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Towards better hip replacements

Date:
November 2, 2016
Source:
McGill University
Summary:
A porous implant has potential to extend life of hip replacements by mimicking quality of real bones, say investigators. A newly developed hip replacement that will last longer and create fewer problems for the people who receive them than those currently in use, they add.
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The new, improved implant.
Credit: Pasini Group

Some potentially good news for aging Baby Boomers: researchers believe that they have developed a hip replacement that will last longer and create fewer problems for the people who receive them than those currently in use. The secret? An implant that "tricks" the host bone into remaining alive by mimicking the varying porosity of real bones.

Interestingly, the key factor that distinguishes the new implant is that is LESS rather than more solid than those in current use, while still being just as strong.

Tricking bones into staying alive

Damiano Pasini, the man behind the design of the new hip replacement, points at the pyramid-like shapes visible on its surface. The implant is known as a femoral stem and connects the living femur with the artificial hip joint. "What we've done throughout the femoral stem is to replicate the gradations of density found in a real femur by using hollowed-out tetrahedra," he explains. "Despite the fact that there are spaces within the tetrahedra, these forms are incredibly strong and rigid so they're a very efficient way of carrying a load. Just think of the lattice-work in the legs of the Tour Eiffel."

Pasini teaches mechanical engineering at McGill University and first started working on the concept for the implant more than 6 years ago. He smiles ruefully as he pulls earlier versions of the implant down from the shelves in his office to show how far he has come since then. He elaborates:

"So because the implant loosely mimics the cellular structure of the porous part of the surrounding femur, it can "trick" the living bone into keeping on working and staying alive. This means that our implant avoids many of the problems associated with those in current use."

Indeed, the main problem with most implants is that because they are solid, or only porous on the surface, they are much harder and more rigid than natural bone. As a result, the implants absorb much of the stress along with the weight-bearing role that is normally borne by the living femur. Without sufficient stress to stimulate cell formation, the bone material in the living femur then becomes reabsorbed by the body and the bone itself begins to deteriorate and become less dense. This is one of the reasons that many implants become painful and need to be replaced after a time. It also explains why people often have difficulty if they have to have the same hip replaced a second time, because there simply isn't enough normal, healthy bone to hold the implant in place.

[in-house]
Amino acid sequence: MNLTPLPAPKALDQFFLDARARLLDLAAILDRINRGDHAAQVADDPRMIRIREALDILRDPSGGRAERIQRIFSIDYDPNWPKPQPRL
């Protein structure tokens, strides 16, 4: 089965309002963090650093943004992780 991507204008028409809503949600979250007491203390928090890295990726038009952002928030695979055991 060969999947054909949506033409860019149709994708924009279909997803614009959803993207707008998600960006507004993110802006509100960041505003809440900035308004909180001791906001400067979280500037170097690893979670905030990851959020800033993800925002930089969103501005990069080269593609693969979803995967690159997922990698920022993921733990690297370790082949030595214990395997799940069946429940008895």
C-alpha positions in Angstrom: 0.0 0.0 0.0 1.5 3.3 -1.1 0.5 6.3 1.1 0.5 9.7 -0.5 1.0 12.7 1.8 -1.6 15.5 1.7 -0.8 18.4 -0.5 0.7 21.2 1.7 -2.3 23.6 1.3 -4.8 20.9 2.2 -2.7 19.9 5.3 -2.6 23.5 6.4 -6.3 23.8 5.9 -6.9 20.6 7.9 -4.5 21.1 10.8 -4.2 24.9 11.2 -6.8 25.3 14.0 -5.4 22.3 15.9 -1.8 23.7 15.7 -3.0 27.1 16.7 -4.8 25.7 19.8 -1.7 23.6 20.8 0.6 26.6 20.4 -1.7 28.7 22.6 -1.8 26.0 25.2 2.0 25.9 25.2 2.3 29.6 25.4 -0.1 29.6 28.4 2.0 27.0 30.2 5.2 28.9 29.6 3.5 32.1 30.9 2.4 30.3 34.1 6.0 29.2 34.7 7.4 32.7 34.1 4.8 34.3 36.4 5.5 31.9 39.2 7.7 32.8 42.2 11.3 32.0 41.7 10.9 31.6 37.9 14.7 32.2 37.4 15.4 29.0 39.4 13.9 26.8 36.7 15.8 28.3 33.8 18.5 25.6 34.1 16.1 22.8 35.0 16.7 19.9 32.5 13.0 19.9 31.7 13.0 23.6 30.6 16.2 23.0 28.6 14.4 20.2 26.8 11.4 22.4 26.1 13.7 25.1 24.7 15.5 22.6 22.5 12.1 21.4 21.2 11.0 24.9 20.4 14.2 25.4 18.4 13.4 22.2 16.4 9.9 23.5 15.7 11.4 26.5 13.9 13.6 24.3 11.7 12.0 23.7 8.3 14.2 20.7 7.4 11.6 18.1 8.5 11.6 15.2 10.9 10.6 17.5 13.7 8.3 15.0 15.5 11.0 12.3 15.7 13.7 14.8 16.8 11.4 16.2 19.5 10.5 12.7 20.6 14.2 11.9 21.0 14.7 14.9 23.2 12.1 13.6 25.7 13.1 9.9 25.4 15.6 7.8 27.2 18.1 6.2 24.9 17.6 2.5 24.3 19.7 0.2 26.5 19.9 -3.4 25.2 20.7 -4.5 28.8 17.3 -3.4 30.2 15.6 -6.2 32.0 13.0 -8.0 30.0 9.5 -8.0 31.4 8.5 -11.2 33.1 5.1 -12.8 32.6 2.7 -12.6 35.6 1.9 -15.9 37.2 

It is a problem that orthopaedic surgeons are seeing more and more frequently.

Implants not so easy the second-time around

Dr. Michael Tanzer from the Jo Miller Orthopaedic Research Laboratory at McGill has been collaborating with Damiano Pasini for several years. "Because people engage in various sports where they may be injured more than they did in the past, we see younger people needing hip replacements more frequently," says Dr. Tanzer. "And because people are also living longer, they often need to have the same hip replaced a second time. Unfortunately, I've seen many cases where people simply don't have enough living bone for that to work easily. We are optimistic that this implant will reduce these kinds of problems."

After successfully performing various tests on their implant, the researchers are so convinced that their femoral stem will work that they have already filed patents on it. They believe that because their current design is fully compatible with existing surgical technology for hip replacements it should be easier for the FDA to approve and surgeons to adopt.

Fits existing implant technology

In the meantime, Burnett Johnston, who started working with Damiano Pasini on developing the implants when he was a Masters student has now enrolled at McGill's medical school.

His goal? To be the first person to actually implant one of these replacement hips once he qualifies as a surgeon and the new femoral stems have been fully tested, adjusted and accepted -- something that Damiano Pasini estimates may happen in about three-five years' time.


Story Source:

Materials provided by McGill University. Note: Content may be edited for style and length.


Journal Reference:

  1. Sajad Arabnejad, Burnett Johnston, Michael Tanzer, Damiano Pasini. Fully porous 3D printed titanium femoral stem to reduce stress-shielding following total hip arthroplasty. Journal of Orthopaedic Research, 2016; DOI: 10.1002/jor.23445

Cite This Page:

McGill University. "Towards better hip replacements." ScienceDaily. ScienceDaily, 2 November 2016. <www.sciencedaily.com/releases/2016/11/161102134316.htm>.
McGill University. (2016, November 2). Towards better hip replacements. ScienceDaily. Retrieved May 8, 2017 from www.sciencedaily.com/releases/2016/11/161102134316.htm
McGill University. "Towards better hip replacements." ScienceDaily. www.sciencedaily.com/releases/2016/11/161102134316.htm (accessed May 8, 2017).